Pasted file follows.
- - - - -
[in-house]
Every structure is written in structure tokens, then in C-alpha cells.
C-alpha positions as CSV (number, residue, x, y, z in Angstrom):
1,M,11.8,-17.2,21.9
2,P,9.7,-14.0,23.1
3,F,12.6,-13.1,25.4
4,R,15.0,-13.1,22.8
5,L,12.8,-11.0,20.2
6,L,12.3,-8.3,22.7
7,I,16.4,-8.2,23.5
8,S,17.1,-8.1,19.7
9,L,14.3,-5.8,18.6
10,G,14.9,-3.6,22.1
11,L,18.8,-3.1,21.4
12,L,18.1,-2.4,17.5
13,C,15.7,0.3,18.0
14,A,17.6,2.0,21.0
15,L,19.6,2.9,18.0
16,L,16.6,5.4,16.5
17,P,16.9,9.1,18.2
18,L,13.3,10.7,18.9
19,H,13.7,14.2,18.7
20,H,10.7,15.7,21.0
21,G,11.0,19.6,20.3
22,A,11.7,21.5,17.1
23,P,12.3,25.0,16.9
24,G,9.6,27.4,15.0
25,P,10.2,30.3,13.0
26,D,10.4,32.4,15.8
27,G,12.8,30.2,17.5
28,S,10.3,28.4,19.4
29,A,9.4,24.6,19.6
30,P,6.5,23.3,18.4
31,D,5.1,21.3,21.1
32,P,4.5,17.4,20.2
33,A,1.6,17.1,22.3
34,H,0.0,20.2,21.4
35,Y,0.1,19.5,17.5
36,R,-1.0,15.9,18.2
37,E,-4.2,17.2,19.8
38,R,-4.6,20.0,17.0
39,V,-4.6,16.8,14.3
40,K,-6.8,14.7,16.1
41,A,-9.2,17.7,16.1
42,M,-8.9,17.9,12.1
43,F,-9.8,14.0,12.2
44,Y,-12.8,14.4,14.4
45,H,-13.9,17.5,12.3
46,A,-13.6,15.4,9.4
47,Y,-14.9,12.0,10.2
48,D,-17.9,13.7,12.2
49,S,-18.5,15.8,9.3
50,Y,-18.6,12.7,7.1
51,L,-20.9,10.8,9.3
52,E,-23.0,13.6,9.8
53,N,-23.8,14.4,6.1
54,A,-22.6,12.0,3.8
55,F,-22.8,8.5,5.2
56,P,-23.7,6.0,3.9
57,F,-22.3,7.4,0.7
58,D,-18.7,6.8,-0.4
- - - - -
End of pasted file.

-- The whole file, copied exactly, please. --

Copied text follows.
[in-house]
Every structure is written in structure tokens, then in C-alpha cells.
C-alpha positions as CSV (number, residue, x, y, z in Angstrom):
1,M,11.8,-17.2,21.9
2,P,9.7,-14.0,23.1
3,F,12.6,-13.1,25.4
4,R,15.0,-13.1,22.8
5,L,12.8,-11.0,20.2
6,L,12.3,-8.3,22.7
7,I,16.4,-8.2,23.5
8,S,17.1,-8.1,19.7
9,L,14.3,-5.8,18.6
10,G,14.9,-3.6,22.1
11,L,18.8,-3.1,21.4
12,L,18.1,-2.4,17.5
13,C,15.7,0.3,18.0
14,A,17.6,2.0,21.0
15,L,19.6,2.9,18.0
16,L,16.6,5.4,16.5
17,P,16.9,9.1,18.2
18,L,13.3,10.7,18.9
19,H,13.7,14.2,18.7
20,H,10.7,15.7,21.0
21,G,11.0,19.6,20.3
22,A,11.7,21.5,17.1
23,P,12.3,25.0,16.9
24,G,9.6,27.4,15.0
25,P,10.2,30.3,13.0
26,D,10.4,32.4,15.8
27,G,12.8,30.2,17.5
28,S,10.3,28.4,19.4
29,A,9.4,24.6,19.6
30,P,6.5,23.3,18.4
31,D,5.1,21.3,21.1
32,P,4.5,17.4,20.2
33,A,1.6,17.1,22.3
34,H,0.0,20.2,21.4
35,Y,0.1,19.5,17.5
36,R,-1.0,15.9,18.2
37,E,-4.2,17.2,19.8
38,R,-4.6,20.0,17.0
39,V,-4.6,16.8,14.3
40,K,-6.8,14.7,16.1
41,A,-9.2,17.7,16.1
42,M,-8.9,17.9,12.1
43,F,-9.8,14.0,12.2
44,Y,-12.8,14.4,14.4
45,H,-13.9,17.5,12.3
46,A,-13.6,15.4,9.4
47,Y,-14.9,12.0,10.2
48,D,-17.9,13.7,12.2
49,S,-18.5,15.8,9.3
50,Y,-18.6,12.7,7.1
51,L,-20.9,10.8,9.3
52,E,-23.0,13.6,9.8
53,N,-23.8,14.4,6.1
54,A,-22.6,12.0,3.8
55,F,-22.8,8.5,5.2
56,P,-23.7,6.0,3.9
57,F,-22.3,7.4,0.7
58,D,-18.7,6.8,-0.4